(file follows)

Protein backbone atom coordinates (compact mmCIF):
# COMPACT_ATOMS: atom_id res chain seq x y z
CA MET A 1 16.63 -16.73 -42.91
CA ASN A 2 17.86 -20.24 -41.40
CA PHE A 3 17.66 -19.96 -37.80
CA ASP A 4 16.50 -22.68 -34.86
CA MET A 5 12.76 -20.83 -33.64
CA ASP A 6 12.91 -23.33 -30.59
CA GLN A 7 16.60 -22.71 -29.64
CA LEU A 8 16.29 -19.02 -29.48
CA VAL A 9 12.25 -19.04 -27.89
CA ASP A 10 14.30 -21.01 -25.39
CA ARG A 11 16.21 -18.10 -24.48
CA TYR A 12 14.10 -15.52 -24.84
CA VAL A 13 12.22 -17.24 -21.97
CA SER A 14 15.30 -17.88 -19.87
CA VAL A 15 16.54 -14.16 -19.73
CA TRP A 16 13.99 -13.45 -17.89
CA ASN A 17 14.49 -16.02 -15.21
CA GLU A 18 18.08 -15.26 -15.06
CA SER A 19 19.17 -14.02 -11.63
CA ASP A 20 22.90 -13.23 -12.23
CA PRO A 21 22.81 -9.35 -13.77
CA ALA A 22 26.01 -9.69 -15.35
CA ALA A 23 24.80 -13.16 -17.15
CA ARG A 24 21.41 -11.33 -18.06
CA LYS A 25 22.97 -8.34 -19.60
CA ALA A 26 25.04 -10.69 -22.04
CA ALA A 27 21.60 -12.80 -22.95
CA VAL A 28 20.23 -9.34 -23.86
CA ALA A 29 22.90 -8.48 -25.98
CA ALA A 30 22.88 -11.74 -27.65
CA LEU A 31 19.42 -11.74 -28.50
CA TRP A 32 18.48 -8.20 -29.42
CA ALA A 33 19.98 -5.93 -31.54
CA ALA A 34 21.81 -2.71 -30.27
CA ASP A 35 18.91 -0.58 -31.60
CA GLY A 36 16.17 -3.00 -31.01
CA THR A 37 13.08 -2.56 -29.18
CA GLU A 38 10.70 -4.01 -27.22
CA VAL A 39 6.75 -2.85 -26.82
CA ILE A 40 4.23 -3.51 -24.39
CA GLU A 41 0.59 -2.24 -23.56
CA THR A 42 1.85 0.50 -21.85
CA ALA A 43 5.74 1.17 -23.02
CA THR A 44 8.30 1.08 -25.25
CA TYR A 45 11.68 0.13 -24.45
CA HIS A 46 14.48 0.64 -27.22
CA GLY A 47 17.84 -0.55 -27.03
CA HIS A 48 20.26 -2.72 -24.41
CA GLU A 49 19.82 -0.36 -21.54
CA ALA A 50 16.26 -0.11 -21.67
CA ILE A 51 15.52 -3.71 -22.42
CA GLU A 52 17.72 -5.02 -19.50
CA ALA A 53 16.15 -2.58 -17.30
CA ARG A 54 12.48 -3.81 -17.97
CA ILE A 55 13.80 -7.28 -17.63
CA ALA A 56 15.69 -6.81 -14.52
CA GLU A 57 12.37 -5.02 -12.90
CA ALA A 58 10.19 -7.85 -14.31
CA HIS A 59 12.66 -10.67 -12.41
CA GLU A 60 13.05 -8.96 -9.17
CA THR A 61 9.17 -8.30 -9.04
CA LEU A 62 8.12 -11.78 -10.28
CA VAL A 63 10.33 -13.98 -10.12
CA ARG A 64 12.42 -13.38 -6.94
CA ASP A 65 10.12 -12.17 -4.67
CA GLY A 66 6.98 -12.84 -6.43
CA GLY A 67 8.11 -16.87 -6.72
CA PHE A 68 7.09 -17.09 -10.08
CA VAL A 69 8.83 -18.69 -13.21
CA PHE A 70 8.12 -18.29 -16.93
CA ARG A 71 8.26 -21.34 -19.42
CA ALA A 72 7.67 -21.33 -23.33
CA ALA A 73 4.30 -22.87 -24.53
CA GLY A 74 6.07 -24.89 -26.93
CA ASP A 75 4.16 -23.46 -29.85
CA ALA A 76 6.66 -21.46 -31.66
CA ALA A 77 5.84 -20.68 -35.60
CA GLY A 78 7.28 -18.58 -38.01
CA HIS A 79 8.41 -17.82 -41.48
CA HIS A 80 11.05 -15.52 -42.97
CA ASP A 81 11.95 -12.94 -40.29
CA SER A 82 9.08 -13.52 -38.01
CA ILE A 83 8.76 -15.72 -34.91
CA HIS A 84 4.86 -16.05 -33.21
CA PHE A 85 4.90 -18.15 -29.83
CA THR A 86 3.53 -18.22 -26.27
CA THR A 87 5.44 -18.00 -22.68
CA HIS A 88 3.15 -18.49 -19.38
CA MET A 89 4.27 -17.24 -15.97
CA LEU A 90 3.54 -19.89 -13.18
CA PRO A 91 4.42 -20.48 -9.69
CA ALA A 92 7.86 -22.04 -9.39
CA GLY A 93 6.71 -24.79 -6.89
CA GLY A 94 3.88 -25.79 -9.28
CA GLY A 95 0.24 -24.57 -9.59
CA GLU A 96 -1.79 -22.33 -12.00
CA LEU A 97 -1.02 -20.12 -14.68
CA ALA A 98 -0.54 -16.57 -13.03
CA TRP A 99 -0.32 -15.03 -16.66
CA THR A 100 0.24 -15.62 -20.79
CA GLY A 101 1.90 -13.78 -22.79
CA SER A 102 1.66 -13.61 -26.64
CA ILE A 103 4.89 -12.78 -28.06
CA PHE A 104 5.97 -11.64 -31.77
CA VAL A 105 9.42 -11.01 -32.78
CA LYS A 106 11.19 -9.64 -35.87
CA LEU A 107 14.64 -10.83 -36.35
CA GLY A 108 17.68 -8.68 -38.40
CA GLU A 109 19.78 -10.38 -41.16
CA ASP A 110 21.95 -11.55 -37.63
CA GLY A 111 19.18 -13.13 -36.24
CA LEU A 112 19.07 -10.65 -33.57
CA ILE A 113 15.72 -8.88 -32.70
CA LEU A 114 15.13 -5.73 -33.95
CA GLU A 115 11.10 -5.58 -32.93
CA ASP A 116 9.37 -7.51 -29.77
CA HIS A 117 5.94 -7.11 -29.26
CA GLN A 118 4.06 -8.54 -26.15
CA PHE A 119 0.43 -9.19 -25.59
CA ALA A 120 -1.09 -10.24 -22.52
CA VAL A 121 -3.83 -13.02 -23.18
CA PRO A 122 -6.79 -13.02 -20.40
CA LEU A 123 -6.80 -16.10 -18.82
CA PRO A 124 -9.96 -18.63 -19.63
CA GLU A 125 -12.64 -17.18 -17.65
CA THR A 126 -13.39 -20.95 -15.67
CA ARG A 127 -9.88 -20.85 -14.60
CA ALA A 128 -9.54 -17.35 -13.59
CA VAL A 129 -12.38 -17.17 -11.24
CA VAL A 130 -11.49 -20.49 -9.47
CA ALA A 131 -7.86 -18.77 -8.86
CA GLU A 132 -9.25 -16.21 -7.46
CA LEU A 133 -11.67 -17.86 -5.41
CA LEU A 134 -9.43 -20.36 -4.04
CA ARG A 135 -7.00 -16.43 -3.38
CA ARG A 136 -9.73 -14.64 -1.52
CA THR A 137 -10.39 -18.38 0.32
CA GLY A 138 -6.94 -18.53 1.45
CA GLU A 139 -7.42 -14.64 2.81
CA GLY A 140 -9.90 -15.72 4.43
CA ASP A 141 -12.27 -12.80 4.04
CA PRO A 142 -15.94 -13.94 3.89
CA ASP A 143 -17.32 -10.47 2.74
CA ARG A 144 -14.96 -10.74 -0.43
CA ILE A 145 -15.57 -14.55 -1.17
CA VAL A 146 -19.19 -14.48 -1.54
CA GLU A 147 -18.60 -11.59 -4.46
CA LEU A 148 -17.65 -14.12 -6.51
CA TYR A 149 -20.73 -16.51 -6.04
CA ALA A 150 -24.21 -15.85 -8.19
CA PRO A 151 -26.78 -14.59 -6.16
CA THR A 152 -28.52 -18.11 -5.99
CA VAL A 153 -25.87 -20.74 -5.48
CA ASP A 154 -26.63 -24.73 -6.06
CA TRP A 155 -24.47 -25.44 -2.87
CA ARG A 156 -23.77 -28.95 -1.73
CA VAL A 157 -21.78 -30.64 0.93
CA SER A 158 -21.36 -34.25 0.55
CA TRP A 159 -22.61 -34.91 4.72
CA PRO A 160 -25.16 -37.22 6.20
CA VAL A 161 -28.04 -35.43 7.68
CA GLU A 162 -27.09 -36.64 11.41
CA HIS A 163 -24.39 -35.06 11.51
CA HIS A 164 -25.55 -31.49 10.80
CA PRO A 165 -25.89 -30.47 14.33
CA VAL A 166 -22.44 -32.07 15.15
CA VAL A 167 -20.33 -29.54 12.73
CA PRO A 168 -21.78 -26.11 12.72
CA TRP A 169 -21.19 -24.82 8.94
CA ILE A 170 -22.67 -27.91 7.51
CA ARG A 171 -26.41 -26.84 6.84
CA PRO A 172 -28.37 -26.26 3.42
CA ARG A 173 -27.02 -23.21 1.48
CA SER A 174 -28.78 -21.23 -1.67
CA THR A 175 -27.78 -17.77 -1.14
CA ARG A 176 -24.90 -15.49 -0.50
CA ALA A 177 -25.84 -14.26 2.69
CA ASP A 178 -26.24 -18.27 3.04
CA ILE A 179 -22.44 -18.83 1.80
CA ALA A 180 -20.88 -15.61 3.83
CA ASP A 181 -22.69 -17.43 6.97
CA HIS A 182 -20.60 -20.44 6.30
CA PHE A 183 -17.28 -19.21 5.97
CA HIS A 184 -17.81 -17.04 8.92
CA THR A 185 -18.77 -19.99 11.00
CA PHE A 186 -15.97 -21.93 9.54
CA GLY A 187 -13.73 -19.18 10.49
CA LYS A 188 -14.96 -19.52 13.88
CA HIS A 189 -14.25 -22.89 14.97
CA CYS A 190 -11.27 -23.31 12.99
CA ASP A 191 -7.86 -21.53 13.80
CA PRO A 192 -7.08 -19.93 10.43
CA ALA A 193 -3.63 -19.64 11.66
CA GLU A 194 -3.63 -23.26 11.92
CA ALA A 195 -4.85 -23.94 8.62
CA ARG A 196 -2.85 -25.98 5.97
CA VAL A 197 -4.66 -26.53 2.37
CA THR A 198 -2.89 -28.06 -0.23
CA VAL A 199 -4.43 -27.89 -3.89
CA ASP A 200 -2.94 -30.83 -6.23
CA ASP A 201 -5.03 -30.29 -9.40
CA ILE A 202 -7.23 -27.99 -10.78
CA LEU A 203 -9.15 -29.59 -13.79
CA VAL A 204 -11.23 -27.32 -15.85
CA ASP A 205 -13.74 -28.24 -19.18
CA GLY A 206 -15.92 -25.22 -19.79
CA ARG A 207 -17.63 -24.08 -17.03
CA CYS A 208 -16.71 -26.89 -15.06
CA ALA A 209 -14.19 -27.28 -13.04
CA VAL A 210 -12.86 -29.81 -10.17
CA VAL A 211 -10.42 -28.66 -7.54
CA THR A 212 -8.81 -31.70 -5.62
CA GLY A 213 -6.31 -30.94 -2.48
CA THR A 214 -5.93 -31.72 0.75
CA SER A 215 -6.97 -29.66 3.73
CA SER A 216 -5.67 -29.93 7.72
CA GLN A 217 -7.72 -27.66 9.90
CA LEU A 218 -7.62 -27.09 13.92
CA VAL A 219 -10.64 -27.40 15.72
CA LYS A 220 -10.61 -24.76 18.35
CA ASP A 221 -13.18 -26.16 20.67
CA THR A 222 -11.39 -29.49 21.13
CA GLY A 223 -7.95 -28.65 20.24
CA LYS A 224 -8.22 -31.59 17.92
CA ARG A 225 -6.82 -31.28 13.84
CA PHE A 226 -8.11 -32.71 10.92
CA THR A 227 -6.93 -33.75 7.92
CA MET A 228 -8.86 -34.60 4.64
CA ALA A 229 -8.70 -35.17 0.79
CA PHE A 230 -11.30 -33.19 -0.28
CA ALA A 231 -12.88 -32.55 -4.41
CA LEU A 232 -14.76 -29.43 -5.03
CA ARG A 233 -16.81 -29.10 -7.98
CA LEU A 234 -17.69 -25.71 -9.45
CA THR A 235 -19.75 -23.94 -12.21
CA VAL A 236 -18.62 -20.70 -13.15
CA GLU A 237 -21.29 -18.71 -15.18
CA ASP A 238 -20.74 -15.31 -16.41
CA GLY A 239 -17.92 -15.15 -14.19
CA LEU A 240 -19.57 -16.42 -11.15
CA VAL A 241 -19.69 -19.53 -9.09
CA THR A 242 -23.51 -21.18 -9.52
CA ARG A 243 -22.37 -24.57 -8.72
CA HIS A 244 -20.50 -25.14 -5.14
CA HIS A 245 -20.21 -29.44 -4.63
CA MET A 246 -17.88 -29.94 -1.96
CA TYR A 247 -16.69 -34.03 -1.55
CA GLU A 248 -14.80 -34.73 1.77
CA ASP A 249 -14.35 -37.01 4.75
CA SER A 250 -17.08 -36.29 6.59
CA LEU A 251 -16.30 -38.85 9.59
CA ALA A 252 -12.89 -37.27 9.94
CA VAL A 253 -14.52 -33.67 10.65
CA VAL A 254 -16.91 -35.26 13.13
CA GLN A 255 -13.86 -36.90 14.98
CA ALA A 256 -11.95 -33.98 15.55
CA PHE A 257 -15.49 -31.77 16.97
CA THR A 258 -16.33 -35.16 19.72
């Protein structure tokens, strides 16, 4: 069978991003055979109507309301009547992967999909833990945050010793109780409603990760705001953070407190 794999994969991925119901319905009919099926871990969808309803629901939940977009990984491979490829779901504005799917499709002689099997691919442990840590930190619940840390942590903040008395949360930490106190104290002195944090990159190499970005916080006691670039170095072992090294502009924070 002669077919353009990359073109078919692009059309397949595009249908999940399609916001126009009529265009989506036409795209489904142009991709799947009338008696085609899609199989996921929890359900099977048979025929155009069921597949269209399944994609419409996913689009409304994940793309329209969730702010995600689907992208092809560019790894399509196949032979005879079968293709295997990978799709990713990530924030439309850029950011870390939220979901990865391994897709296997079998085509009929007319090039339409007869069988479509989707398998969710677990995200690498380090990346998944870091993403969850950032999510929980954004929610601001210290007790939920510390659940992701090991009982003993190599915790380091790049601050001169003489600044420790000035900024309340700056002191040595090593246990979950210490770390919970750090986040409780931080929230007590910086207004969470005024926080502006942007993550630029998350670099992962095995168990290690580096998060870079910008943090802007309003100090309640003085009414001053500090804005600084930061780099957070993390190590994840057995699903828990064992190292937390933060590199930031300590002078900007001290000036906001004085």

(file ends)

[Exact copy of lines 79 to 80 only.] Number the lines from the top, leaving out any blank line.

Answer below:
CA ALA A 77 5.84 -20.68 -35.60
CA GLY A 78 7.28 -18.58 -38.01